News of the Day: 23 September 2021

The Moscow Times: Russia on Thursday reported 21,438 new coronavirus cases and 820 deaths.

Amnesty International: “Aleksandr Gabyshev has become a symbol of grassroots resistance to the increasingly repressive government of Vladimir Putin, so it is not surprising that the authorities went to such extreme lengths to silence him and smear his name. Once again, the authorities are using ‘psychiatric care’ as a punishment – a method tried and tested during Soviet times.”

RFE/RL: Russia’s domestic intelligence agency, the Federal Security Service (FSB), has ratcheted up the charges against jailed Crimean Tatar politician Nariman Dzhelyal over the alleged sabotage of a pipeline last month.

RFE/RL: A Russian court has rejected jailed opposition leader Aleksei Navalny’s appeal to annul his designation as a “flight risk,” which subjects him to hourly nighttime checks while he is incarcerated.

The Moscow Times: Jailed Russian opposition leader Alexei Navalny accused Google and Apple Thursday of acting as the Kremlin’s “accomplices” after the companies removed his voting app during the country’s parliamentary election last week.

The Moscow Times: A group of Russian parliamentary candidates said Thursday they are uniting to abolish electronic voting and called for nationwide rallies to protest the results of last weekend’s elections.

The Moscow Times: Ramzan Kadyrov, the strongman leader of southern Russia’s republic of Chechnya, will extend his 14-year rule over the conservative Muslim-majority region after sweeping the ballot with 99.7% of the votes.

Human Rights in Ukraine: Oleh Prykhodko’s family are increasingly concerned that they have heard nothing from the 63-year-old Ukrainian political prisoner since May of this year.  Prykhodko has serious health issues, and there have long been problems with prison staff not passing on the medication which his family sends.  Prykhodko is also imprisoned for his unconcealed opposition to Russia’s occupation of his native Crimea and he is quite likely to face particularly bad treatment in what is already the harshest form of Russian imprisonment.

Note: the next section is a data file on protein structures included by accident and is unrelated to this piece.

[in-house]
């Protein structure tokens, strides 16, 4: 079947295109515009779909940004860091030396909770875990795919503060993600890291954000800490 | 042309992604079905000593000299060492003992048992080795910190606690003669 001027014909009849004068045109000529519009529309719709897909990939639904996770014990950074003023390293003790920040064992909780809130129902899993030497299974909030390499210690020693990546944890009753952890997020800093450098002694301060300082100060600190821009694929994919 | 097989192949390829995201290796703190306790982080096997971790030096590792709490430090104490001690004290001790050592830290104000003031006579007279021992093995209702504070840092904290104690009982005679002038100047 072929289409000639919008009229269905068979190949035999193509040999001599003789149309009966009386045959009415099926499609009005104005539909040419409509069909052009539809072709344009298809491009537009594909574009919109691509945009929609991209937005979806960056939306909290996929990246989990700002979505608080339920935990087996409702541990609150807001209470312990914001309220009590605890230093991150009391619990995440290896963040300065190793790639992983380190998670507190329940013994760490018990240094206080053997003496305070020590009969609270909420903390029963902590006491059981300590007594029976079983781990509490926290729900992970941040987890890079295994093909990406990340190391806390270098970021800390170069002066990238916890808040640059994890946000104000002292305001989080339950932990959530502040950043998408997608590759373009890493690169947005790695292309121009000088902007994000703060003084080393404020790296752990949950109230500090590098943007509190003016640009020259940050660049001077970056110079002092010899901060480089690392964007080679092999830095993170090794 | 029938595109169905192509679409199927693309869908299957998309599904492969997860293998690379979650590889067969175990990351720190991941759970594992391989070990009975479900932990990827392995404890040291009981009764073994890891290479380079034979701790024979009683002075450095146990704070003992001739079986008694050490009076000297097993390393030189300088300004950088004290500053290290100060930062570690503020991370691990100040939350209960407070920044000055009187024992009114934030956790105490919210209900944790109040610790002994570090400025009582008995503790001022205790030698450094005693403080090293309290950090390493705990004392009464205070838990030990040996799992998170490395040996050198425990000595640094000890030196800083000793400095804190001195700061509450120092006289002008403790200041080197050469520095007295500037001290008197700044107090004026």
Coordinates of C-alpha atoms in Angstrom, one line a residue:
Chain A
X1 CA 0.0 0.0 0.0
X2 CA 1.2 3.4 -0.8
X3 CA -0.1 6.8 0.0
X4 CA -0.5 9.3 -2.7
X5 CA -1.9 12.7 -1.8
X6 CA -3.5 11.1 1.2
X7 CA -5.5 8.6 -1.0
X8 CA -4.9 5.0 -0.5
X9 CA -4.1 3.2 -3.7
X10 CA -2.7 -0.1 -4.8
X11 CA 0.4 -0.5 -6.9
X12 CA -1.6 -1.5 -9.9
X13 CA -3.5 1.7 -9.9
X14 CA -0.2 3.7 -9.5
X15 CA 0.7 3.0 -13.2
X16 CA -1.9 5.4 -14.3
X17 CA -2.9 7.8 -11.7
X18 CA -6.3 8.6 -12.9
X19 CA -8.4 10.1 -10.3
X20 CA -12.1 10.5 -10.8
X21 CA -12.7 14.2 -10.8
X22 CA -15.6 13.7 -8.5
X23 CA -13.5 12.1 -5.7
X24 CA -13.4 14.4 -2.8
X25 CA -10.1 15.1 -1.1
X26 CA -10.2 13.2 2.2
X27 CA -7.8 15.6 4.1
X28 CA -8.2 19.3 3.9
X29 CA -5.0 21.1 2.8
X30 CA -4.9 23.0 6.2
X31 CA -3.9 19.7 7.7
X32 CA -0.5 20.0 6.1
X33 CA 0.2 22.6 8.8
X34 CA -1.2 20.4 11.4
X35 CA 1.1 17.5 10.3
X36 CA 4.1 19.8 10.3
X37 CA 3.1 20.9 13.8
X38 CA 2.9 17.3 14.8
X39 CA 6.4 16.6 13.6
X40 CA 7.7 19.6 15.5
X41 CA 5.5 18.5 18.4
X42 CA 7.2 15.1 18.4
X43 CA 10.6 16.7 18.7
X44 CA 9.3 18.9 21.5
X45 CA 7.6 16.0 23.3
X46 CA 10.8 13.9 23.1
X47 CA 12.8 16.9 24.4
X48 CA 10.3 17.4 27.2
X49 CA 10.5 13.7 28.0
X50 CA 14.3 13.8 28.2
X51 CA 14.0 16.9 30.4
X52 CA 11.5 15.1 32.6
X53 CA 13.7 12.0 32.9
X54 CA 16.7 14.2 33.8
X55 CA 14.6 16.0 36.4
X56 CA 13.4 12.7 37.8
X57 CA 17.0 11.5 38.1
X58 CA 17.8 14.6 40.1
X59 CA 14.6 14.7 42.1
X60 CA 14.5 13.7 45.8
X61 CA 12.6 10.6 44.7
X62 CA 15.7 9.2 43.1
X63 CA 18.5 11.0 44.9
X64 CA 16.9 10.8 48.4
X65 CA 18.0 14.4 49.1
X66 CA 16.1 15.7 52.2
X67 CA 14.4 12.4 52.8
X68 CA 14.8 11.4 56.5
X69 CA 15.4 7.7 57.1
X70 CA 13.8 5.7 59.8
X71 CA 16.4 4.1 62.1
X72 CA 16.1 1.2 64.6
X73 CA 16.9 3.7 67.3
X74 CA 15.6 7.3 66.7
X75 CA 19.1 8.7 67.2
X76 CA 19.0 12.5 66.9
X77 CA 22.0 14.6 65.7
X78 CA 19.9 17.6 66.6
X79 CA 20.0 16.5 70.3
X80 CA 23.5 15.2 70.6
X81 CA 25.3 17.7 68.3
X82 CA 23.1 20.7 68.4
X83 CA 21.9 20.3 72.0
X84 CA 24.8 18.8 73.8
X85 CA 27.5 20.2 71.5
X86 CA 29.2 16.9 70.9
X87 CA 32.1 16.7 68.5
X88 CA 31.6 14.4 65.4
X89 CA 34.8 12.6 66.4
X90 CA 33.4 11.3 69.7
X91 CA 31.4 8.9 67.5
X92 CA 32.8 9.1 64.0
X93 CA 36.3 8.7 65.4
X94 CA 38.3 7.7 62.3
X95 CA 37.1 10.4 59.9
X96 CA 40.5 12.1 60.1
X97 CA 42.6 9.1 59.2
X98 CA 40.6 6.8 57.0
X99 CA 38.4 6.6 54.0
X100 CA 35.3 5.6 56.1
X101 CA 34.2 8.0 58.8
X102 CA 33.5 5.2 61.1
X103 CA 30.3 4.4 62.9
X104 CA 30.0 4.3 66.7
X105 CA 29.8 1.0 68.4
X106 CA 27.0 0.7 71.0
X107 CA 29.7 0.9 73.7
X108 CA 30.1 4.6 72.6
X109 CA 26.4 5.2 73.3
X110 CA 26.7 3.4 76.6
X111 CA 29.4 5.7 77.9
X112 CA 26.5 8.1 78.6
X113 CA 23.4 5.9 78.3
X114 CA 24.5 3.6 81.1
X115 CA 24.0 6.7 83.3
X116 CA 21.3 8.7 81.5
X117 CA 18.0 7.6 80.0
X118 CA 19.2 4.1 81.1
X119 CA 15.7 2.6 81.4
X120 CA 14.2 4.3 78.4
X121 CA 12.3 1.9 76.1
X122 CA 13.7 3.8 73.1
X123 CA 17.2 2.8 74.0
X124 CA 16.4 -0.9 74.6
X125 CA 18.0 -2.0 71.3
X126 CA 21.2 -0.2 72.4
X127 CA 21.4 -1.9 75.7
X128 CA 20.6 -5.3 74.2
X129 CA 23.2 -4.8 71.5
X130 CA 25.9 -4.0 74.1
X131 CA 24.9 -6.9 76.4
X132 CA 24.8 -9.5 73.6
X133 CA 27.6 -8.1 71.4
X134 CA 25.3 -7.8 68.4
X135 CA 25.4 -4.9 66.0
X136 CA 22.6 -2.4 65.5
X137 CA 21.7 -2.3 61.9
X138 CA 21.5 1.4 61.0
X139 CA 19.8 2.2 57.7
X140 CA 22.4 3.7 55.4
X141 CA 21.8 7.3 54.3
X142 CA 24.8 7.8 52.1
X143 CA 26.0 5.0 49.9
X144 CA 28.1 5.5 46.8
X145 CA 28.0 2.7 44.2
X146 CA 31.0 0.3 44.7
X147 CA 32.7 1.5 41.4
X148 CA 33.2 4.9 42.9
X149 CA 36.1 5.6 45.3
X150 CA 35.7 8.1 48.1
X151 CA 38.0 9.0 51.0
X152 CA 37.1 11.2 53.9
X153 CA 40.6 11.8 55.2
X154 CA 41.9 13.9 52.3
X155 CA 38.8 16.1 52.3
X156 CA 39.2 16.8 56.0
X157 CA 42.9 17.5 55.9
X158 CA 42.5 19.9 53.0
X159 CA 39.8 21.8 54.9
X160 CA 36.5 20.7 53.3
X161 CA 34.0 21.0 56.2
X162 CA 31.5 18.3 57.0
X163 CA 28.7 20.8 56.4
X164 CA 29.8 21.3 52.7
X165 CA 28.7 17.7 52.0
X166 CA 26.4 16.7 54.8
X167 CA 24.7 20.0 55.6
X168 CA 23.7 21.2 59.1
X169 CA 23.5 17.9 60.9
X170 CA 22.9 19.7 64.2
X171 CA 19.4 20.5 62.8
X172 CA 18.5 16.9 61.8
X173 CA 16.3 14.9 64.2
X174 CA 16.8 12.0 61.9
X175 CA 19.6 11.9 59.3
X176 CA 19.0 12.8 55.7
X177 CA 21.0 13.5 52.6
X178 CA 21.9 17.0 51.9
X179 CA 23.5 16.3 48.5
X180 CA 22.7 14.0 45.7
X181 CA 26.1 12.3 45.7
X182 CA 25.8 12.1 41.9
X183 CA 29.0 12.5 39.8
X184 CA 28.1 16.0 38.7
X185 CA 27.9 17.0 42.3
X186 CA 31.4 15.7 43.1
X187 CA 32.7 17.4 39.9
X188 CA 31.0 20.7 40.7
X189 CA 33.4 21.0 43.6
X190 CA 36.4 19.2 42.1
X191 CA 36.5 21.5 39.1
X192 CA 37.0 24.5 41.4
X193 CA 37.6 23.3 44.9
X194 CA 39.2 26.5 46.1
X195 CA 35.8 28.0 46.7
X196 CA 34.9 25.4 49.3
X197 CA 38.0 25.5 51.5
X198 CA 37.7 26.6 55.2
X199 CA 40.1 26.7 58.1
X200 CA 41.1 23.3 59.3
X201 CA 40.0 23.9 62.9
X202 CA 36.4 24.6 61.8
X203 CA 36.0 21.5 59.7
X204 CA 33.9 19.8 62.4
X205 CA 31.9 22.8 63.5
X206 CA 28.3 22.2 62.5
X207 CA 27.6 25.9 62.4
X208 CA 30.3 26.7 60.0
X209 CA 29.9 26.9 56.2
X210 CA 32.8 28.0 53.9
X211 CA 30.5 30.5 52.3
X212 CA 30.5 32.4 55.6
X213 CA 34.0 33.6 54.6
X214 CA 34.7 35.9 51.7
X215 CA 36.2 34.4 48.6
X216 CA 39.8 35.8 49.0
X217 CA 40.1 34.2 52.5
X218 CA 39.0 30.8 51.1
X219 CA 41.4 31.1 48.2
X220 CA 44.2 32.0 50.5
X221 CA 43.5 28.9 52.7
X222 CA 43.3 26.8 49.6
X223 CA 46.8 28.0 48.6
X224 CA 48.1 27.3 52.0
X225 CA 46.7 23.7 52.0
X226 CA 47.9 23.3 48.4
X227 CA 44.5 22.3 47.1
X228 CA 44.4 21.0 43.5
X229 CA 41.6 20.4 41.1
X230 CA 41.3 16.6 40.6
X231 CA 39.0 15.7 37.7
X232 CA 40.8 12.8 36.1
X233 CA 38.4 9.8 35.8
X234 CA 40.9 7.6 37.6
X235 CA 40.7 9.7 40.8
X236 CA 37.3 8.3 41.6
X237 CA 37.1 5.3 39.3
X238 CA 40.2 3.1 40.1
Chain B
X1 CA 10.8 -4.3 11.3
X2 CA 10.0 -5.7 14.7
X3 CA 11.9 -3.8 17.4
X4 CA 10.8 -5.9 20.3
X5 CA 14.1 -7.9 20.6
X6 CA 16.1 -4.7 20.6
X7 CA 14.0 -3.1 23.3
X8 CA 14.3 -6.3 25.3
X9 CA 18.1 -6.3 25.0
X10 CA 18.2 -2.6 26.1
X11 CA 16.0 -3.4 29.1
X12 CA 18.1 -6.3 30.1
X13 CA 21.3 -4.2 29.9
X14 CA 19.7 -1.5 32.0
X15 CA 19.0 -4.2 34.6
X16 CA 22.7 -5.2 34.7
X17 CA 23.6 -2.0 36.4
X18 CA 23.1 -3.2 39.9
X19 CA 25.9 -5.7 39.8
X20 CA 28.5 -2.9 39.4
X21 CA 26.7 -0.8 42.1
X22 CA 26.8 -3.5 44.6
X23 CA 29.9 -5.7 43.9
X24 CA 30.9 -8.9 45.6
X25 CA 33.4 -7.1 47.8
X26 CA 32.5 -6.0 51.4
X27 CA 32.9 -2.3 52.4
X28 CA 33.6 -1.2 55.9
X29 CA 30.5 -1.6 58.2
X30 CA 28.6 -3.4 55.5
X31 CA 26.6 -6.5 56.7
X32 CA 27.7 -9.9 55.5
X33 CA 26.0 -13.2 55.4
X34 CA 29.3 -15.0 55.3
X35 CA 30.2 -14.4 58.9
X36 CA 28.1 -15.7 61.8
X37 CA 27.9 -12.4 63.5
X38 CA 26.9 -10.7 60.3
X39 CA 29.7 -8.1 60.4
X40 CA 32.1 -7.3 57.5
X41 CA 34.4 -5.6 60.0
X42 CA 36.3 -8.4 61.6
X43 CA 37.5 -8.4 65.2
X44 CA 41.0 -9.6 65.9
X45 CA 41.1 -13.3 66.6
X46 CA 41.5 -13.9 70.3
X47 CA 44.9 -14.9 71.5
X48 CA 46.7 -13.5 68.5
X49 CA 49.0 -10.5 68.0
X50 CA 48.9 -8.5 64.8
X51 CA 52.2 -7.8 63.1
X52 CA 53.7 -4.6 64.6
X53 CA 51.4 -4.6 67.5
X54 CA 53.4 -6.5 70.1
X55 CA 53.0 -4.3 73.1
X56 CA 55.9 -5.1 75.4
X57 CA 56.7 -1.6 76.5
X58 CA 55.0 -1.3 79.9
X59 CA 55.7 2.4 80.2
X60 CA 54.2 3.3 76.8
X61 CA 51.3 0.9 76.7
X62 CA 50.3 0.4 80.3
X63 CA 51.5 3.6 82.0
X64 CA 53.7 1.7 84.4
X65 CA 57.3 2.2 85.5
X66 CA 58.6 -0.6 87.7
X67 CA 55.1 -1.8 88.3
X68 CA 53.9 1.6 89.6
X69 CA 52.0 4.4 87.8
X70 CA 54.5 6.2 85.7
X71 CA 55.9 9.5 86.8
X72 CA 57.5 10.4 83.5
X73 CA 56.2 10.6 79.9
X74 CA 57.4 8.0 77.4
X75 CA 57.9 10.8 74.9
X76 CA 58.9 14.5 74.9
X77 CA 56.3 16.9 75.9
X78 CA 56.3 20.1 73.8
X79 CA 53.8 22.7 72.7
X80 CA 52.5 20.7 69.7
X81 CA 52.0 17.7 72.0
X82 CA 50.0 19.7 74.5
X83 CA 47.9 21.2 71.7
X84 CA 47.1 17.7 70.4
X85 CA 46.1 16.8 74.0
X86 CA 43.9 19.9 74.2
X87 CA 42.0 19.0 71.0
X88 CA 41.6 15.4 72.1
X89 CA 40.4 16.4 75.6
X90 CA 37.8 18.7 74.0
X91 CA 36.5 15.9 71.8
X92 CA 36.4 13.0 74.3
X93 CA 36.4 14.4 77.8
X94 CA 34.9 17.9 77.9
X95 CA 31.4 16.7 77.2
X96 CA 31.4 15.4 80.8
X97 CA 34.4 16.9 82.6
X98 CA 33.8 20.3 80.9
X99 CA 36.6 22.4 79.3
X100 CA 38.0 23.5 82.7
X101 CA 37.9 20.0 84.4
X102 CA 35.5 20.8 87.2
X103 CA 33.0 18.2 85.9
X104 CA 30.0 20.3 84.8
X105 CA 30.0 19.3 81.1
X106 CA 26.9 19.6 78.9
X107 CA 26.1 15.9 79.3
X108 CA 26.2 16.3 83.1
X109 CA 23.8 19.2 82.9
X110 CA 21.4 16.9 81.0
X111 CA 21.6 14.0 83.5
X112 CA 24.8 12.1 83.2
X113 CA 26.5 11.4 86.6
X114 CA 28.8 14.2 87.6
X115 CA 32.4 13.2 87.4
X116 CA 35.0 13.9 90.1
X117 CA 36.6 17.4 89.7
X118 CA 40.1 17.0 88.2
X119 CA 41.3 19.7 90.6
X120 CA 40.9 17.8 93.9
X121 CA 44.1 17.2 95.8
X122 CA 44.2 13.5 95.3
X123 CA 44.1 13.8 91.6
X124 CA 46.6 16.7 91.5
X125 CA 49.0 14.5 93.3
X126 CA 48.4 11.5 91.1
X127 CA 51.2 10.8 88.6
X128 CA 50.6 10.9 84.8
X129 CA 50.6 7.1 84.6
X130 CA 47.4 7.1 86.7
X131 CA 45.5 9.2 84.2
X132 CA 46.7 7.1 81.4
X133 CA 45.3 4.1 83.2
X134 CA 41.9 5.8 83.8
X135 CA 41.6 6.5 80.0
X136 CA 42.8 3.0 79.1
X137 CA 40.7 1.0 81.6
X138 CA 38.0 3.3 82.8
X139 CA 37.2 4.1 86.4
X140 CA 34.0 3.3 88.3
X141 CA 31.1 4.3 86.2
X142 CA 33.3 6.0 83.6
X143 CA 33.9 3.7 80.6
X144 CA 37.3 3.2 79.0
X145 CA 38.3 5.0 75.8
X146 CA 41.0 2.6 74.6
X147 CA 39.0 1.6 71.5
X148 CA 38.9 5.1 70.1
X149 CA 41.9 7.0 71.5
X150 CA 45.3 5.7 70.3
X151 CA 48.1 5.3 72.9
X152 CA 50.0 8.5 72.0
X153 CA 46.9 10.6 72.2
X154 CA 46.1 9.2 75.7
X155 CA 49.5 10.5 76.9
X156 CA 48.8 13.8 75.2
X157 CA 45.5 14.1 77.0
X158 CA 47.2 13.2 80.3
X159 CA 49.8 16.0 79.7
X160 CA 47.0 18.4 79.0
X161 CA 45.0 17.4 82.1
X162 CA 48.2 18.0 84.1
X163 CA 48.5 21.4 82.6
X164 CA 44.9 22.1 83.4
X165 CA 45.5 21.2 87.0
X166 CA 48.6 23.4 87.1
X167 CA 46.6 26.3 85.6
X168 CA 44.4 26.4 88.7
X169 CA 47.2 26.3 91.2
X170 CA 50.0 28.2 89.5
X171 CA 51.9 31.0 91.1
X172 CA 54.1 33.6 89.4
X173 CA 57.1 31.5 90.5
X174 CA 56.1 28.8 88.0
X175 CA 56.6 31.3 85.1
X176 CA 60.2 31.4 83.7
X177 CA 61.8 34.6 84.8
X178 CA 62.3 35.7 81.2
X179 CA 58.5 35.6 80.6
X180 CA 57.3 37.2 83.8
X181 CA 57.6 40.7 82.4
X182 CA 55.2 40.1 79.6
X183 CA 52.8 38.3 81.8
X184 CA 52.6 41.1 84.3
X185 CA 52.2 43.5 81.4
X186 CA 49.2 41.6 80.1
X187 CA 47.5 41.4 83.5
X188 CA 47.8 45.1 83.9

The Moscow Times: On a hot autumn day, a sun-baked Tbilisi square feels a world away from cold and blustery St. Petersburg, where Ivan Pavlov is used to running between courtrooms defending some of the Kremlin’s harshest critics. “I have had to readjust my life, which has not been easy, I have had to start all over. But Georgia has been good to me,” Pavlov told The Moscow Times as he sat in a cafe serving khachapuri, the country’s famous cheese bread.

The Moscow Times: Moscow election officials on Thursday said they found no evidence of wrongdoing in online voting in parliamentary elections after a technical recount of the votes.

RFE/RL: The United States’ mission to the Organization for Security and Cooperation in Europe (OSCE) has criticized Russia’s recent national elections as taking place under conditions “not conducive to free or fair” voting and called Moscow’s claims of outside interference as “baseless allegations” to distract from a flawed process.

Civil Rights Defenders: The Russian human rights and media project OVD-Info is awarded the Civil Rights Defender of the Year Award 2021. OVD-Info is a lifeline for the thousands of people who suffer from political persecution in Russia. For 10 years, they have been publishing data on arrests of peaceful demonstrators and assisting them with legal aid. OVD-Info receives the prize for their courage to speak up against human rights violations in Russia – a country where the space for dissidence is shrinking at a rapid pace.

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